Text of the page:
A Homegrown Solution? Careful.

Companies that cobble together a collaborative solution, each aspect filled with best-of-breed applications (native design software, plus MS Teams for real time communication, develop their cloud interface for Amazon Web Service, for example) will saddle their engineers with various, disparate interfaces—and their IT department with the burden of creating and maintaining a polyglot, nonuniform system.

Such a homegrown solution may look tantalizing in the early planning, especially if your leaders are prone to call their products unique and only possible due to proprietary processes. “How could anything on the shelf be able to handle our unique products and processes?” is a not uncommon refrain in companies that mistake difference for superiority. If a company includes significant software skills in-house, you might also hear “Aren’t we a software company?” This could lead to creating a software monster that is outside the core competency of the company. Companies can also oversimplify the requirements, only to discover the complexity required in the creation of collaboration software.

The collaborative system is unveiled and expected to be bulletproof and robust. It is expected to hit the ground running, save for the most minor instruction. Universal adoption is demanded. It will, over time, require resources to stay functional, handle enhancement requests and bug reports but, as often happens, the developers that have created it have moved on, lost interest, or both.

The Last Word: Security

The last word, and quite possibly the most important concern for those wary of cloud-based anything, the ones who see an elephant in the room, has been security. From startups with everything resting on a unique disruptive idea for the next big thing, to ultra-competitive consumer companies (think Apple guarding its latest iPhone design) to the military, where security is always a national concern, it is vitally important that the design be accessible to good guys—and be denied to the bad guys.

Design software vendors, long used to users who kept design data locally, with locks and keys on doors, have had to protect data stored remotely with encryption and password access.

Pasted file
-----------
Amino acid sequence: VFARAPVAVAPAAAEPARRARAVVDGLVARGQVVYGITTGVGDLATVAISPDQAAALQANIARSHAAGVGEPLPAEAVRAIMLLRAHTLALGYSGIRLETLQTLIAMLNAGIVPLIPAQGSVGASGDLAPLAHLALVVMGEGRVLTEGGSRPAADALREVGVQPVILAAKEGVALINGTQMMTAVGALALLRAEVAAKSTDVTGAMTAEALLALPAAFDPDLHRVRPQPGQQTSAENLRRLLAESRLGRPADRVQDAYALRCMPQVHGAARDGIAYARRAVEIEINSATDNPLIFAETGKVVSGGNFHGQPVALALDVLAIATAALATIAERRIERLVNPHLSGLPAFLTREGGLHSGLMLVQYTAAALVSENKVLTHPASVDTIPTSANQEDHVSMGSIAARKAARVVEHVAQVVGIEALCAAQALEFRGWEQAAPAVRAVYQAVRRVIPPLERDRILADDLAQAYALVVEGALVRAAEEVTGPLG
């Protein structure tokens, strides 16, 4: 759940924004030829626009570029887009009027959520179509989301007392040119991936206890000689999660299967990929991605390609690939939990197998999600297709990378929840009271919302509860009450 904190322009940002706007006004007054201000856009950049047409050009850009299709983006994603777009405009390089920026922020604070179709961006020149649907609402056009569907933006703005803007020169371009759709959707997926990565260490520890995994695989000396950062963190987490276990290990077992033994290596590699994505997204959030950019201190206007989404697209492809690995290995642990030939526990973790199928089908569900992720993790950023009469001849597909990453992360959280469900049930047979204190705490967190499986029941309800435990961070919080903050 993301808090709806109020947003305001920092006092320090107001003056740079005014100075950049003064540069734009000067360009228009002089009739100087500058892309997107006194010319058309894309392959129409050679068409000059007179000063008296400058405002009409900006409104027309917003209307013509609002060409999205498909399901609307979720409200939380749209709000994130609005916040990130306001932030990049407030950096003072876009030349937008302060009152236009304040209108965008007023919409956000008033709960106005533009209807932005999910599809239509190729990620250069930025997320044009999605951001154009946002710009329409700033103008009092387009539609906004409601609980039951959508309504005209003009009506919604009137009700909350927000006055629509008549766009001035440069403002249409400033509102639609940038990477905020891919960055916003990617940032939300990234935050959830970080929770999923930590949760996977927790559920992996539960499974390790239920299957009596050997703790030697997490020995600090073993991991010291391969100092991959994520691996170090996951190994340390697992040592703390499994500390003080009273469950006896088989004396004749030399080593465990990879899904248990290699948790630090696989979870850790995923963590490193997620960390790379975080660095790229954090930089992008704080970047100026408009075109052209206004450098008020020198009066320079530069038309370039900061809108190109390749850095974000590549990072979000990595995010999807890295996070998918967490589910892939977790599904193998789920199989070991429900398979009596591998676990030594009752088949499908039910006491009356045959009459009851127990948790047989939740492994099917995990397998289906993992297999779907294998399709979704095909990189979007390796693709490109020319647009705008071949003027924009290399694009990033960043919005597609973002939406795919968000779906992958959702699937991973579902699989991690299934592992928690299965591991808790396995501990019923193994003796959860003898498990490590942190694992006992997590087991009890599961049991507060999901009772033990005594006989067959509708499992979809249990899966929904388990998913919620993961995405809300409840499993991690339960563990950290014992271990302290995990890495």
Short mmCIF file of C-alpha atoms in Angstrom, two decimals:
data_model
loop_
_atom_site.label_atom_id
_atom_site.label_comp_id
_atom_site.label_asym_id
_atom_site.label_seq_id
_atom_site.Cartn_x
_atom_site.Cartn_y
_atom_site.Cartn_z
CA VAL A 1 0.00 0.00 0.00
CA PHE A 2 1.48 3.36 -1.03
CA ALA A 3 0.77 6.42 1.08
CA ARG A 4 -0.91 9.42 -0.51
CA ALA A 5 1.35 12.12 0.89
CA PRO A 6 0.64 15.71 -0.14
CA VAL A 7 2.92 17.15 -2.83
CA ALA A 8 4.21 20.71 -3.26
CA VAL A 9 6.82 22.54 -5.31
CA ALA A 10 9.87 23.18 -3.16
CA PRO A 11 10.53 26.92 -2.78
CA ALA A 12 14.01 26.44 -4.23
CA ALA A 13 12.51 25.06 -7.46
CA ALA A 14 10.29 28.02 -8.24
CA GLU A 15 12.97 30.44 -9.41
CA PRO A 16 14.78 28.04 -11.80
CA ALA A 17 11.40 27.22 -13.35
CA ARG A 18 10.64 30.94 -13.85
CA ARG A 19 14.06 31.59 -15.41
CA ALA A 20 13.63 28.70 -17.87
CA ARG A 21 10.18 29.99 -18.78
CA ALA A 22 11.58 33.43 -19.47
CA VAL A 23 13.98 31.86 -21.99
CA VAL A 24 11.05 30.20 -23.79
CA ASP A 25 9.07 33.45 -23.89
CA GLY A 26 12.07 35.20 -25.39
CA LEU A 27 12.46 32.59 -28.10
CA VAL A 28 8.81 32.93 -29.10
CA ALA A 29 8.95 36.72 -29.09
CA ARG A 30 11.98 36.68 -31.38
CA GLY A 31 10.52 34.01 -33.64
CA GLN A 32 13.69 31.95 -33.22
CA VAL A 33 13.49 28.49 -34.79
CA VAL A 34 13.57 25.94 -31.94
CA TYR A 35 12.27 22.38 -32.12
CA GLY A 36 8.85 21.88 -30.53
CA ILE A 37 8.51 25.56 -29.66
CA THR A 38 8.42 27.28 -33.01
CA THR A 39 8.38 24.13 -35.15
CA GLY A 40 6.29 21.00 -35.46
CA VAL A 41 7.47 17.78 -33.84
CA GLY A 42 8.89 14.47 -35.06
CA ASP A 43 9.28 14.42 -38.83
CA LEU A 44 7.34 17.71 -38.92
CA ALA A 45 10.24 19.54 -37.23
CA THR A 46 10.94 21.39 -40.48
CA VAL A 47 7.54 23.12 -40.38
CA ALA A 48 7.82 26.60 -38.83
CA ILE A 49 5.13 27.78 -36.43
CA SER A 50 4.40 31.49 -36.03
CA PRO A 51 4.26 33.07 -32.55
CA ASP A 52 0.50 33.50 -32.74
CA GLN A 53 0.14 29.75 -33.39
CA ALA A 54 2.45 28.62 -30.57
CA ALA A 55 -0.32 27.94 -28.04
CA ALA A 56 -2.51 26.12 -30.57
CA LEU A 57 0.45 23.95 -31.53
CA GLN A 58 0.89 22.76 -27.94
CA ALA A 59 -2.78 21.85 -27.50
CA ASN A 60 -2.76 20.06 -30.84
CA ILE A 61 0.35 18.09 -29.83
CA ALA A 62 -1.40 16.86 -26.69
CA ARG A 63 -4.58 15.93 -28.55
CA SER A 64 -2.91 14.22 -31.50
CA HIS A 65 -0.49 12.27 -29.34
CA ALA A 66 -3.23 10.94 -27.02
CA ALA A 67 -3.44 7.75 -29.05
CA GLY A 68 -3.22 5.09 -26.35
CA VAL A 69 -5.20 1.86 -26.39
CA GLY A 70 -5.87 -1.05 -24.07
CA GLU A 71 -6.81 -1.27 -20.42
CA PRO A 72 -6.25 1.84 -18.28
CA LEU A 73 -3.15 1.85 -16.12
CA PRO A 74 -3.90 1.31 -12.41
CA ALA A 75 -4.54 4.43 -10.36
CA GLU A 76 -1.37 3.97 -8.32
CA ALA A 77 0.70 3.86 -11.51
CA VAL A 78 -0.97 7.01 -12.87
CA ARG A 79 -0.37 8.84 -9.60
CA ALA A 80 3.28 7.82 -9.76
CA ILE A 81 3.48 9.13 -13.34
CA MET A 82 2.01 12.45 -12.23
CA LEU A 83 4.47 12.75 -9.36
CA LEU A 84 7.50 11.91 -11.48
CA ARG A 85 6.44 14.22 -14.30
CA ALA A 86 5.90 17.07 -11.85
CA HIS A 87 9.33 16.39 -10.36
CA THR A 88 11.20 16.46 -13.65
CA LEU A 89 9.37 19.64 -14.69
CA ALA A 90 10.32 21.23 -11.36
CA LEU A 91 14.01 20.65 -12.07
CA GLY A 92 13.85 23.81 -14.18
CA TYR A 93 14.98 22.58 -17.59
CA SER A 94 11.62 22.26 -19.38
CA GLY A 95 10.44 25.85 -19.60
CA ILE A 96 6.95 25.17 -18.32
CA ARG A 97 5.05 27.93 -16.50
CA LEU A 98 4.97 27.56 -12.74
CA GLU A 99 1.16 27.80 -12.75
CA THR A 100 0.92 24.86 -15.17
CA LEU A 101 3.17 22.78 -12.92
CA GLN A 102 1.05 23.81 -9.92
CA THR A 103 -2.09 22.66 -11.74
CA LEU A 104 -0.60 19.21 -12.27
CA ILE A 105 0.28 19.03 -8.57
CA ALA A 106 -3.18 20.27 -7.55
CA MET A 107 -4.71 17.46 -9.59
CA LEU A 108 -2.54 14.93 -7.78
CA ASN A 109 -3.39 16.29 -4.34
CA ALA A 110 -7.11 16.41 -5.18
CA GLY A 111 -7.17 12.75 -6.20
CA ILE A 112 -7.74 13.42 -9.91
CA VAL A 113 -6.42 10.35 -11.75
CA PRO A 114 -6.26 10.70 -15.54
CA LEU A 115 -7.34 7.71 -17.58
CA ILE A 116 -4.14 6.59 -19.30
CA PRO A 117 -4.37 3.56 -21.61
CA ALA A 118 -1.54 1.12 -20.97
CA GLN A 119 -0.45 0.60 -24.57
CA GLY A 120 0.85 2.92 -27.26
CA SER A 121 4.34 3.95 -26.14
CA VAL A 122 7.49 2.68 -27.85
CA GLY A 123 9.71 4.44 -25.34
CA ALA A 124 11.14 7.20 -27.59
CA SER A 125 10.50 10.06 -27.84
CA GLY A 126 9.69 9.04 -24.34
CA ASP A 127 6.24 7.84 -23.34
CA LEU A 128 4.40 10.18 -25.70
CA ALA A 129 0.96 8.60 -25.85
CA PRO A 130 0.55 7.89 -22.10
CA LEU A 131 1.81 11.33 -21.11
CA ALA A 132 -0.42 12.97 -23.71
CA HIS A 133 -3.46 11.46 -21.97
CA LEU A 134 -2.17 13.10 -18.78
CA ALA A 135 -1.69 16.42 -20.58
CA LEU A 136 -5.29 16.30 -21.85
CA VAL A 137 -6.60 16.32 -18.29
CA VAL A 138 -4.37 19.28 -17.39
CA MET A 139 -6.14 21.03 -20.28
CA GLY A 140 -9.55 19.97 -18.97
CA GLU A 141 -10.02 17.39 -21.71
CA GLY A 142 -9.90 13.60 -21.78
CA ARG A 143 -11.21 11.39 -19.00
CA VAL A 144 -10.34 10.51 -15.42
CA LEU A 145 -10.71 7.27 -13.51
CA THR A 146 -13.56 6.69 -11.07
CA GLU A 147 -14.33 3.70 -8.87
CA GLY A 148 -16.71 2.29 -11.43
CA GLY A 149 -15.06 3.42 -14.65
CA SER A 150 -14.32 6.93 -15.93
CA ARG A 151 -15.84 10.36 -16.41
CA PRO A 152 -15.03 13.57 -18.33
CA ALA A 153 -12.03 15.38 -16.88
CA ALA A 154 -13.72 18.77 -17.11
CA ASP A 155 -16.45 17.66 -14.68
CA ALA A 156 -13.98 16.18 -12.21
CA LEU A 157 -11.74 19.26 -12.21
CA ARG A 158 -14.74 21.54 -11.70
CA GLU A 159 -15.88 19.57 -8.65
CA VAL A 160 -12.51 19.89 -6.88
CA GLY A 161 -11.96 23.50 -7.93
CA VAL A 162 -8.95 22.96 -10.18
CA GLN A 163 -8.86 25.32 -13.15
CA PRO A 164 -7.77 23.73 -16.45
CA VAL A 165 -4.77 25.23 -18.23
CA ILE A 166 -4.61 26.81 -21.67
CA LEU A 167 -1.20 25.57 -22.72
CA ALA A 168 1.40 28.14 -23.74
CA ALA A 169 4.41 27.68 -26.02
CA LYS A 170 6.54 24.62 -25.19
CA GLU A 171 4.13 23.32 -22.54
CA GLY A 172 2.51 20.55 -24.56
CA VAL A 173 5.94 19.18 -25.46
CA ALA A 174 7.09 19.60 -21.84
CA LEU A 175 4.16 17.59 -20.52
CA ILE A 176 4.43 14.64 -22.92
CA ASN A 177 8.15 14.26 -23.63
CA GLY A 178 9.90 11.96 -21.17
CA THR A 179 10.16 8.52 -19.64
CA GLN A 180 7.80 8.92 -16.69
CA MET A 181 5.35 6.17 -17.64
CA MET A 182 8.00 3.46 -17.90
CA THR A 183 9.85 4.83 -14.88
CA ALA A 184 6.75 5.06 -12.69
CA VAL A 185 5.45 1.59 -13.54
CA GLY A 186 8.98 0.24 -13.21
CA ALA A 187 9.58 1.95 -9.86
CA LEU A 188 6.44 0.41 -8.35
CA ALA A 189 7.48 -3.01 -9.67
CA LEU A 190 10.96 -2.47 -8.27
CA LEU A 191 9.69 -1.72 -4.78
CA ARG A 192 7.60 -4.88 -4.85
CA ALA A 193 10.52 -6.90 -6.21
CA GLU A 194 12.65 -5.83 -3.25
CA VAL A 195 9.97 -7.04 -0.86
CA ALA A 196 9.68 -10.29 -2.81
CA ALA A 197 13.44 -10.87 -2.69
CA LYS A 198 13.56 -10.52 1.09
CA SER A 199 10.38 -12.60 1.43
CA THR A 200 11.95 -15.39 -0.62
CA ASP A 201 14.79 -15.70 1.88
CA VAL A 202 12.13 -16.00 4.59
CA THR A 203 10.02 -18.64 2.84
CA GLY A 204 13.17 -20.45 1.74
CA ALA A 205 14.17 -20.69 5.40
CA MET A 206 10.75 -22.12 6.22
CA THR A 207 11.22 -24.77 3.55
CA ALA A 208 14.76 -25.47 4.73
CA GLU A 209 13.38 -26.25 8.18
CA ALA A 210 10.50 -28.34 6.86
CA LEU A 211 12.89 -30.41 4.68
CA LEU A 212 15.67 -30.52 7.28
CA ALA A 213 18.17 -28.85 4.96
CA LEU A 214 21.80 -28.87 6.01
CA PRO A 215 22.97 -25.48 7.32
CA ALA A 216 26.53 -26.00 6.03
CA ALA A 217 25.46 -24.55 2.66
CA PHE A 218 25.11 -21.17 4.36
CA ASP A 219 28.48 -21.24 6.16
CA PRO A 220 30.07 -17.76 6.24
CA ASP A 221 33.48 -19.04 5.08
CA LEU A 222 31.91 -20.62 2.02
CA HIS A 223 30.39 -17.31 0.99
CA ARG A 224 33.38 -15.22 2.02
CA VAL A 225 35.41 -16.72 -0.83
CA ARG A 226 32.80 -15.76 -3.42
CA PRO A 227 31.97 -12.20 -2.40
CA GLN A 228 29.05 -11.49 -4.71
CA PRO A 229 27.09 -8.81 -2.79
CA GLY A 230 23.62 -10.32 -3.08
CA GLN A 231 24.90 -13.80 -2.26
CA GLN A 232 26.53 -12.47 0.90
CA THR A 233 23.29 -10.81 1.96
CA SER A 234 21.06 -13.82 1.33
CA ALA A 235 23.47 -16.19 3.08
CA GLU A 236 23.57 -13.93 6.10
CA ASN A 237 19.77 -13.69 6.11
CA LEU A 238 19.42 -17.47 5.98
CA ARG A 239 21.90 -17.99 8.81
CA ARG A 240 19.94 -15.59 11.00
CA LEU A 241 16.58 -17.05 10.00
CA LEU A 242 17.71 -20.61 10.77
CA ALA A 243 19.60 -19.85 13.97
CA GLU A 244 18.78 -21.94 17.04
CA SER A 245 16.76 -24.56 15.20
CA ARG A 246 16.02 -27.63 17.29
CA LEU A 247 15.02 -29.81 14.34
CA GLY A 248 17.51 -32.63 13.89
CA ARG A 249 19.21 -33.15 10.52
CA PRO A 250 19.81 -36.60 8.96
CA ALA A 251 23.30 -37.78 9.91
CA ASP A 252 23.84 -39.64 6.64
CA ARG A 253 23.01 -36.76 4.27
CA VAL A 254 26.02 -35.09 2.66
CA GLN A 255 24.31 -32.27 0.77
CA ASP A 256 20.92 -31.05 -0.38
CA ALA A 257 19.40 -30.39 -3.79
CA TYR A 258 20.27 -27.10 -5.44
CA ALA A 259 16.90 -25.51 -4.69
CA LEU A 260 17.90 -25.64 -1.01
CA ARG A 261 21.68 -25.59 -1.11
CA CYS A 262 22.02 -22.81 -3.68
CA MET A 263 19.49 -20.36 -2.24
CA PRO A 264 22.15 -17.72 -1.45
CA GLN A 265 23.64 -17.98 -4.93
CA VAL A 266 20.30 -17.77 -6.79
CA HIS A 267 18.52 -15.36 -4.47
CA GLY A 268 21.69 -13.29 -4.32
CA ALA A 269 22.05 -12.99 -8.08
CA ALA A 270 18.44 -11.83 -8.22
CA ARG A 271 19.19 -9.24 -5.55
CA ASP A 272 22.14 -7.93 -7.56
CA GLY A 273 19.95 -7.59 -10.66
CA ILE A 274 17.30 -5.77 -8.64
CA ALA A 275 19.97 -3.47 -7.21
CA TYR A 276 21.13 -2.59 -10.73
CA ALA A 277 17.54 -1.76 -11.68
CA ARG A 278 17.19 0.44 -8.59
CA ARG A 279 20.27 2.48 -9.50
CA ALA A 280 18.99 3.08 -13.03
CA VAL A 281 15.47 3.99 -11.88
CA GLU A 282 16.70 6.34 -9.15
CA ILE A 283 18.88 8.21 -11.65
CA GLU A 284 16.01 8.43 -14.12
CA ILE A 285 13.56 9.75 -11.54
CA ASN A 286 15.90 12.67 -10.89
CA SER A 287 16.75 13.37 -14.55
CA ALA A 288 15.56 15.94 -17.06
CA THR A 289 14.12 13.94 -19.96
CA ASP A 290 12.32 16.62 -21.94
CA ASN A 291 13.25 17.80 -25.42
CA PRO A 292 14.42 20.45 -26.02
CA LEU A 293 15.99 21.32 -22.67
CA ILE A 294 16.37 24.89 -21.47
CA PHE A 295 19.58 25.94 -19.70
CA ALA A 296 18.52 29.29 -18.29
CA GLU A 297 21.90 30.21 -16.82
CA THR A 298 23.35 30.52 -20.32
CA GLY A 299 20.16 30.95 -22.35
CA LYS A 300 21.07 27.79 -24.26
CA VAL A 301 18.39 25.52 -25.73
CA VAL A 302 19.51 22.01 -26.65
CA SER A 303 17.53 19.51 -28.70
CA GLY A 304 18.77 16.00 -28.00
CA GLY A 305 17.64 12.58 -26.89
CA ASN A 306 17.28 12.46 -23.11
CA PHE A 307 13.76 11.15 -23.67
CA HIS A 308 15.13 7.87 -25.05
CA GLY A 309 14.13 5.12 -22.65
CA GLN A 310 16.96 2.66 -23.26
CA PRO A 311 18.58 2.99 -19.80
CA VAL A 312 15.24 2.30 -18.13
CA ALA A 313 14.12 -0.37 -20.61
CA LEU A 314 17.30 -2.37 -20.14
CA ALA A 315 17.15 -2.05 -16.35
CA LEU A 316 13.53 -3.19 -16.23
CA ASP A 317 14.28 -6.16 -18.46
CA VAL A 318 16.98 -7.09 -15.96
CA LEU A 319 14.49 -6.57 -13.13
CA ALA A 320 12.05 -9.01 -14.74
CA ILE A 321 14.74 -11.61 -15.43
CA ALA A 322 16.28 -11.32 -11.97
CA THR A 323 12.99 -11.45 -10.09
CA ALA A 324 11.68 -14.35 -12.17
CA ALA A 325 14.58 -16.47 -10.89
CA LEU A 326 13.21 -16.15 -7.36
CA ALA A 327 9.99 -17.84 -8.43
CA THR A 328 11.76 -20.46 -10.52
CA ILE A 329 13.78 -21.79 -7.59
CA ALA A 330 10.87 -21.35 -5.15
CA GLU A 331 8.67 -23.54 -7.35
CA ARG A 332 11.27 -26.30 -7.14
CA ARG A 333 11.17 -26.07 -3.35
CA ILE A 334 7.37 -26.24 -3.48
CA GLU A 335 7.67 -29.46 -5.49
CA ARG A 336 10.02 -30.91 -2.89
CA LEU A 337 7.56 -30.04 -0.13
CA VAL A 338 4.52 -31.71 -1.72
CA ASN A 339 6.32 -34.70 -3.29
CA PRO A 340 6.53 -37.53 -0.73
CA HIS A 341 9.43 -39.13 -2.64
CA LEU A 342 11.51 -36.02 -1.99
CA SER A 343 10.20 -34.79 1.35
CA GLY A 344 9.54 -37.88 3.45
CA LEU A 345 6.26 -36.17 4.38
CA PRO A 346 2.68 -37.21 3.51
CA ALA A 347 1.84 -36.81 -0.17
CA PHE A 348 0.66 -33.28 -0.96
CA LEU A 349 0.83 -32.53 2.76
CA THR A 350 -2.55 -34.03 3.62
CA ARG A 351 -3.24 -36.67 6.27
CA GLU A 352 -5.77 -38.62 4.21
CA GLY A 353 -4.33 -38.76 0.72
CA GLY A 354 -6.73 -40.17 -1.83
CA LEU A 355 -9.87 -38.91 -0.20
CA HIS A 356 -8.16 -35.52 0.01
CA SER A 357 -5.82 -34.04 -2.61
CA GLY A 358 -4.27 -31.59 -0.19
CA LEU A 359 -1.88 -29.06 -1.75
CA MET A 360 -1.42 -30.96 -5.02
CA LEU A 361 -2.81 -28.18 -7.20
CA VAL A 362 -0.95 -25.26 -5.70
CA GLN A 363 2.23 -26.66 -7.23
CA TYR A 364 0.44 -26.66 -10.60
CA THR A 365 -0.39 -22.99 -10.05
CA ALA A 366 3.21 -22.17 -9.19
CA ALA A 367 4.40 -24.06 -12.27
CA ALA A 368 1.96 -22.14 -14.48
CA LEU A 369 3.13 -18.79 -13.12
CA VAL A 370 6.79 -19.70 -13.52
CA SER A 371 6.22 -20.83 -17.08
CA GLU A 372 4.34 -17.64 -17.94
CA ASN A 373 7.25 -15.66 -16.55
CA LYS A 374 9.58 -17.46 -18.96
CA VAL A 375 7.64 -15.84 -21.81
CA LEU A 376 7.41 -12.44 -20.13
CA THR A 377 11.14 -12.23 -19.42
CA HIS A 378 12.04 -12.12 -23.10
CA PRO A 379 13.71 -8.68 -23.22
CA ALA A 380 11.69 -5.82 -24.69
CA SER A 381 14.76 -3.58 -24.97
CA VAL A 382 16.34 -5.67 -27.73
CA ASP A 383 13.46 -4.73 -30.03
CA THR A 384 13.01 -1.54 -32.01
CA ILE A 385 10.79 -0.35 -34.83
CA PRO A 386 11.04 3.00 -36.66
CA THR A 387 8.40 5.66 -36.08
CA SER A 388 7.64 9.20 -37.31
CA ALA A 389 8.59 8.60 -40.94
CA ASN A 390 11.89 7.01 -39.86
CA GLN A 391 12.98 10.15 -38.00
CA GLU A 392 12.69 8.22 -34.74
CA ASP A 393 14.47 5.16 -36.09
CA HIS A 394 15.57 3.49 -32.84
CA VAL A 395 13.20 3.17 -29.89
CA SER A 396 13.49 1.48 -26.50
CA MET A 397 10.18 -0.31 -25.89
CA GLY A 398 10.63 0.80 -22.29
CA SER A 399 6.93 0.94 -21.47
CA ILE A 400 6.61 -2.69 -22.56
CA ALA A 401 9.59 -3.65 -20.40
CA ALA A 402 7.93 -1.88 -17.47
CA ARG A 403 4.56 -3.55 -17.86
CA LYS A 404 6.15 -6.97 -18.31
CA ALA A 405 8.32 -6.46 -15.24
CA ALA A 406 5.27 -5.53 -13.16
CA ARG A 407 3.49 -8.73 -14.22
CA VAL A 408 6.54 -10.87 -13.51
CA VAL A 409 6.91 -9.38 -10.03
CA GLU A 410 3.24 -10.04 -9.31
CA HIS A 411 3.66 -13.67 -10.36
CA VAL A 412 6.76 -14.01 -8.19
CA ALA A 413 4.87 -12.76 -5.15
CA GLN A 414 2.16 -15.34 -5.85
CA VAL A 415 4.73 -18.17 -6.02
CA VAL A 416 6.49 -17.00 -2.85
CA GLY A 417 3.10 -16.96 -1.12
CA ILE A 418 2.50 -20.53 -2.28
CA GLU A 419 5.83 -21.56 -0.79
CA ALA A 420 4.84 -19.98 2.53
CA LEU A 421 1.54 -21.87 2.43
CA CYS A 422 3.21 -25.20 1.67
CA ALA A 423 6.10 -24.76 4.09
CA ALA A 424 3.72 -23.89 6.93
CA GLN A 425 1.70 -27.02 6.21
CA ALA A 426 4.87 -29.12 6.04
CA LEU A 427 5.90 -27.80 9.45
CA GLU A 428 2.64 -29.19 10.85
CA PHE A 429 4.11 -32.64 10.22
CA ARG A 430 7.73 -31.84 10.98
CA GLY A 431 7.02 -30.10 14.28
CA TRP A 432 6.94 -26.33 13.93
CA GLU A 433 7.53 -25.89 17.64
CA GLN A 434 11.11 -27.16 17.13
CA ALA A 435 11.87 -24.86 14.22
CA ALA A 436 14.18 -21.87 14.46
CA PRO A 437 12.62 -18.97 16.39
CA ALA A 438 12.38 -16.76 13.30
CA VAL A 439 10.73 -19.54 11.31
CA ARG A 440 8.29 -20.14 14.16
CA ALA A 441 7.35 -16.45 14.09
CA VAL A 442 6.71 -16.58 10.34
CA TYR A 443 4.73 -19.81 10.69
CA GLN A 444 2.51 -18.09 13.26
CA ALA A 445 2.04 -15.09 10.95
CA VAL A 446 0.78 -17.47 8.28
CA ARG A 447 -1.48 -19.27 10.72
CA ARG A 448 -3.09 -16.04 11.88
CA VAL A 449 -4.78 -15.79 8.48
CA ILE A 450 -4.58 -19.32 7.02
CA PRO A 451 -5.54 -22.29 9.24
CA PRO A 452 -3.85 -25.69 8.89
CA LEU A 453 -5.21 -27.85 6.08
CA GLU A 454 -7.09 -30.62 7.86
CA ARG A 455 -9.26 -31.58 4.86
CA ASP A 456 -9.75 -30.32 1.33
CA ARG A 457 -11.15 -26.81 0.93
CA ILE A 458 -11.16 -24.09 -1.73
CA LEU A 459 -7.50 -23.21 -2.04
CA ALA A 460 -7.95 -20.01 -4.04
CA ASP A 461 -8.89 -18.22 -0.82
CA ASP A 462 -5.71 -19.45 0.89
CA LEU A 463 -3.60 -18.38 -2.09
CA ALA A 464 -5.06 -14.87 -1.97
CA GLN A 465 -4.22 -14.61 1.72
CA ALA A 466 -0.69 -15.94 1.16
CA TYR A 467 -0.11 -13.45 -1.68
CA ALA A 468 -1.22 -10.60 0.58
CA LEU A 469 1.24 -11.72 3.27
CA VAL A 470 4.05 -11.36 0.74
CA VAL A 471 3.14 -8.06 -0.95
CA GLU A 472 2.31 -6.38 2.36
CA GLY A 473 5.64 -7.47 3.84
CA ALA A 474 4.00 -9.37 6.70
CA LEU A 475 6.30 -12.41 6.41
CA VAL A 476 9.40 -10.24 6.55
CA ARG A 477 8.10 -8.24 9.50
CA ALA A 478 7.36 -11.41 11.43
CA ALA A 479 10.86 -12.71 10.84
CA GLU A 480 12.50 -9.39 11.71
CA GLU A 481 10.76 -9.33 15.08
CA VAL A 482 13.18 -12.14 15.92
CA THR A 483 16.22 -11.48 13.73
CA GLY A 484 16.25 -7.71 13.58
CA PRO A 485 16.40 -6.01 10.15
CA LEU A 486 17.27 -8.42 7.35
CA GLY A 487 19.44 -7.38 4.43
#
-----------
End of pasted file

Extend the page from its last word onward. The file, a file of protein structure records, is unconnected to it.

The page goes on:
While locked doors provide an obvious and visible security, we should be reminded they are often compromised. Champions of online data storage would argue it is easier to break into a locked office and steal a drive than it is to break into a cloud server with multiple levels of security and make sense out of encrypted data. In addition, a file’s protection can be centrally controlled. From an admin interface, a project manager can turn off access to a file for an uncertified vendor, for example. Try doing that by retracting a design file you sent attached to an email.

Email systems, as mentioned previously, make for clumsy and unsafe file storage. They are more easily hacked. In the process of being delivered, an email – and attached files – can be replicated on several servers, many of them not secure. There, the files sit unencrypted, accessible to anyone who can hack into them. As this is being written, several U.S. government agencies are reeling from their Microsoft Office 365 email systems being compromised and Russia’s foreign intelligence is suspected.

Also, datacenters are patrolled by guards. We’re guessing your company, no matter how security conscious it is, does not have armed guards. Being the focus of security concerns the way data centers are, these data centers have taken great pains to not only add security to prevent hacking but also to guard against data loss of other types (hardware failure, natural disaster, the elements, etc.) with frequent backups and redundant hardware—again, far beyond what you have in the office.